This August, the Lincolnshire Wildlife Park adopted five African grey parrots who lived together in one room. However, Billy, Elsie, Eric, Jade, and Tyson had to be removed from display after the zoo reopened because they've learned how to swear.

The zoo has a total of 200 grey parrots and occasionally have one that learns how to swear. The staff shared how unexpected it was for five parrots to learn profanity at the same time.

In the meantime, after the African greys were caught swearing at visitors, they were put back into isolation. CEO Steve Nichols shared that so far, none of the visitors have reported complaints and have actually been amused by the parrots. "It's brought a big smile to a really hard year," he said.

Nichols also said that laughing at one of the parrots swearing at you may trigger them to repeat their behavior. Although there had been no complaints, the staff is worried about children coming to the zoo and being sworn at by the birds.

The wildlife park is also home to a singing parrot named Chico, who now has his own Instagram page. Chico went viral on social media with his rendition of "If I Were a Boy" by Beyonce.

Advanced Behavior of Parrots

African grey parrots are among several species that can learn human speech, melodies, and other complex sounds. In a 2015 study, a collaborative study in the journal PLOS One analyzed the unique brain functions of parrots, songbirds, and hummingbirds.

"Parrots exhibit the most advanced vocal mimicry," wrote the authors. They also have two systems - the "core" song system that songbirds and hummingbirds also have and the "shell" song system that solely belongs to parrots.

In the study, the team analyzed brain regions associated with vocal learning. Nine parrot specie were involved in the study to compare the genetic expression that affects vocalization. In conclusion, shared the authors, their study demonstrates the song nuclei of parrot species. Their shell regions and larger brain size enable them to have advanced vocal and cognitive abilities compared to songbirds and hummingbirds.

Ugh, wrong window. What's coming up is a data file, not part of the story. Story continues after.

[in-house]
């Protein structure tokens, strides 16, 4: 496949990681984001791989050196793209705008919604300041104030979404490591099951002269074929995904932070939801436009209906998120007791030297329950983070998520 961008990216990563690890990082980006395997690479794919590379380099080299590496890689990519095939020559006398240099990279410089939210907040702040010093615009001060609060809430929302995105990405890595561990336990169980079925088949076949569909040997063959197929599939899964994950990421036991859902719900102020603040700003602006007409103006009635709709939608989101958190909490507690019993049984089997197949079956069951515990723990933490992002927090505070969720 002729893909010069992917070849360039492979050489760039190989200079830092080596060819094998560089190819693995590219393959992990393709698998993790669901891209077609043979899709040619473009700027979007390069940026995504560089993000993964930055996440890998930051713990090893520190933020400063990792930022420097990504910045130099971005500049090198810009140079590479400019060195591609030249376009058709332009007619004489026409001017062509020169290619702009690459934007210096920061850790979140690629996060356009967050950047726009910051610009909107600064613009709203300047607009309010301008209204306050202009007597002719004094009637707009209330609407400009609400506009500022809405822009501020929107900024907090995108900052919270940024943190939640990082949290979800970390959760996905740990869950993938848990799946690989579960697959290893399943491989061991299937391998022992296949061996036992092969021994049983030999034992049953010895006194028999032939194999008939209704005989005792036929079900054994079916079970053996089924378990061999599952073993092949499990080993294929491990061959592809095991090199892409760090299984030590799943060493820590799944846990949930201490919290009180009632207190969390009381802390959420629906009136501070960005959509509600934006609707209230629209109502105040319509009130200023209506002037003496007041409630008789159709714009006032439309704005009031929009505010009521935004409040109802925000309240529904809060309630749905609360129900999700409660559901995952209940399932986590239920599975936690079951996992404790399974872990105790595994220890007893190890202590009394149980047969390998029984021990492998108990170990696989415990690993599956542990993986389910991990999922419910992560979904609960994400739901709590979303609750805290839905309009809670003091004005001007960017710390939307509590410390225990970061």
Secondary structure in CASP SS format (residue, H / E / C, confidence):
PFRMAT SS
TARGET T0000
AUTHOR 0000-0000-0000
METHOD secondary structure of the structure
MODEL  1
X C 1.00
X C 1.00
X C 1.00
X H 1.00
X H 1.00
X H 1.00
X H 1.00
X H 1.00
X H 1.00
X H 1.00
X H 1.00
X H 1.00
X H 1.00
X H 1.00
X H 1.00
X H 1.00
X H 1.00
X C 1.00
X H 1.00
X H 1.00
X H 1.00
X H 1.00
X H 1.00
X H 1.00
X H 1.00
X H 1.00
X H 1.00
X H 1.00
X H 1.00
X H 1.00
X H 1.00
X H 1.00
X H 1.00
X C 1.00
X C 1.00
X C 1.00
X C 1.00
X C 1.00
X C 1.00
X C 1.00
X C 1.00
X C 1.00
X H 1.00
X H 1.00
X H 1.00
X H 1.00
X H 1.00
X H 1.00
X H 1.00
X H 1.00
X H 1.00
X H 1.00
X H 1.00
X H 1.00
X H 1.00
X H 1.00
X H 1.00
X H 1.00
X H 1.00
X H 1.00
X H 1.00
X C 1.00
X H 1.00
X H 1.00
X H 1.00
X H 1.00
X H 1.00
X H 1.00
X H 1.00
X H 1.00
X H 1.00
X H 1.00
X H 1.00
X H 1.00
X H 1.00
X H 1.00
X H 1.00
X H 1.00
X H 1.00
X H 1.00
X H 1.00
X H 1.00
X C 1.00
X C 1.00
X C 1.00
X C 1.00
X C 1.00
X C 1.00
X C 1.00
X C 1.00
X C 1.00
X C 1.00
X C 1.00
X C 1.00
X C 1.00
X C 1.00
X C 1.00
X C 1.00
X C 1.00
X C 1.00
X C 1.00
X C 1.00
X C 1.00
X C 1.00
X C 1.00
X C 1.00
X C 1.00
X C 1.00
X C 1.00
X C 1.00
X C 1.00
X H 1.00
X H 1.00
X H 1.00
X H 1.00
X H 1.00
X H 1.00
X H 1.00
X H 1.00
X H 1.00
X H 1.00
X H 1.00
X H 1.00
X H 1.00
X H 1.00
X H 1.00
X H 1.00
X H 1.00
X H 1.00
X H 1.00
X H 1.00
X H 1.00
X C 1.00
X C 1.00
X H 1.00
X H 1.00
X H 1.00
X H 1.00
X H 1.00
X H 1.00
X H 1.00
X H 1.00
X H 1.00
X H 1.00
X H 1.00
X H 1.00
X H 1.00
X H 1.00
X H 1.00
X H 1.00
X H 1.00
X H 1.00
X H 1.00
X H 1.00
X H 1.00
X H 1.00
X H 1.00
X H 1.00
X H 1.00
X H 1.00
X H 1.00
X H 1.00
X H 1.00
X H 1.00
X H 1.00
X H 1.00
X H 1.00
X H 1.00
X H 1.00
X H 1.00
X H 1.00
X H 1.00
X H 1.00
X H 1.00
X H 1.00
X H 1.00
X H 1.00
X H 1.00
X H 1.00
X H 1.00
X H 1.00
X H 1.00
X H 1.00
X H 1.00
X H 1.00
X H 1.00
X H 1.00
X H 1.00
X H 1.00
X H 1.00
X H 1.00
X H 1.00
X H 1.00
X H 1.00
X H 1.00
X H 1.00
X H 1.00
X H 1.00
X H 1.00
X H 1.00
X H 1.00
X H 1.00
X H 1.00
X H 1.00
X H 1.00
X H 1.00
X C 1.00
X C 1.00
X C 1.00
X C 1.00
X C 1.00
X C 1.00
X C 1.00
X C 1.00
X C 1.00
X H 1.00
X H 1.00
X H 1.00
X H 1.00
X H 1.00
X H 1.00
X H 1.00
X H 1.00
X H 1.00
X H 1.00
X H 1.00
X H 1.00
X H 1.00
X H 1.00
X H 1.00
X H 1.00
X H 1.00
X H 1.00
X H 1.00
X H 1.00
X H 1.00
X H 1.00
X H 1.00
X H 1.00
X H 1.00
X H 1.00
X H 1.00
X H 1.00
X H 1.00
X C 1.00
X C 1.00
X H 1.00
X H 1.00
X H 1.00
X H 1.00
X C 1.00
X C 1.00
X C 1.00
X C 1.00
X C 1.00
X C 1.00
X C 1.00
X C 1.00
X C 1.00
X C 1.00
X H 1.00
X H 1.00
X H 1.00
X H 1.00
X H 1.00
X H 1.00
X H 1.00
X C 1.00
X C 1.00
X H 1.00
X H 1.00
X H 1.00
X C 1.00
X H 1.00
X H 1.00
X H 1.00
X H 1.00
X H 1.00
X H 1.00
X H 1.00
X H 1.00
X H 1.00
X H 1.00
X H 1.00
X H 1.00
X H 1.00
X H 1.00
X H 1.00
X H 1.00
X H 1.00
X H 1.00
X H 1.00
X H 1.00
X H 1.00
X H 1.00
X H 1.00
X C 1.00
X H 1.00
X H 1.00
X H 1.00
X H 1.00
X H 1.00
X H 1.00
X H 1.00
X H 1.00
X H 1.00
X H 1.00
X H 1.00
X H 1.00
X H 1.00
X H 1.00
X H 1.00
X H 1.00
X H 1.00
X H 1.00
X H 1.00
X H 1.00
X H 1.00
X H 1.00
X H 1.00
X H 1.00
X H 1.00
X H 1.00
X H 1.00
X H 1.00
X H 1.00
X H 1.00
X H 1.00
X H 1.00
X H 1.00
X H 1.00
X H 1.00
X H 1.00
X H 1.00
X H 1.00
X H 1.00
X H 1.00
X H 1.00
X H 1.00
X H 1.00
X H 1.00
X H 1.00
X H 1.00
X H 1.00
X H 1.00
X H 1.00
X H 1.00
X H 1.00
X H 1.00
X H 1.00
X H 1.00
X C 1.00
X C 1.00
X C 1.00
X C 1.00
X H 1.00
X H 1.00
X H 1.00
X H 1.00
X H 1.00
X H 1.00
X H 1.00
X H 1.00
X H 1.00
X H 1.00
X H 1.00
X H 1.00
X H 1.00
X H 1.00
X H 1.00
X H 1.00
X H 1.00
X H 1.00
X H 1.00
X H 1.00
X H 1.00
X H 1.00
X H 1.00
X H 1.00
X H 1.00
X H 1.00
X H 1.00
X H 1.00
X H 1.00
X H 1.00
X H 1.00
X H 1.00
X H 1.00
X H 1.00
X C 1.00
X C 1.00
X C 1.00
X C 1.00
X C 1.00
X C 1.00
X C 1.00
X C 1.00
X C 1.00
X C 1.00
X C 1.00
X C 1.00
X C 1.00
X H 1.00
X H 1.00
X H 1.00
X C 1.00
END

Five African Greys Isolated After Swearing At Visitors
(Photo : Photo by David Silverman/Getty Images))

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Rehoming Parrots

Nichols founded the park after years of helping local residents take care of their pet parrots in his hometown of Sheffield. Soon, he was assisting parrot owners around the world.

The park is still accepting parrots into their National Parrot Sanctuary. All incoming parrots will spend one month under quarantine so that their mental and physical state can be monitored. The 30 days will also help them adjust to the park's feeding schedule and become aware of other colonies before they are released to join the other parrots.

After some time in isolation, the five parrots will be released to different areas of the zoo so they won't trigger each other's swearing habits. The zoo hopes that the five parrots will learn better habits from the other colonies, but if they teach other parrots foul language, the zoo may end up with over 200 swearing parrots. If that happens, said Nichols, "I don't know what we'll do."

Read Also: Animals Can Understand Words and Do Arithmetic Too: Watch Alex the Parrot Do the Math!


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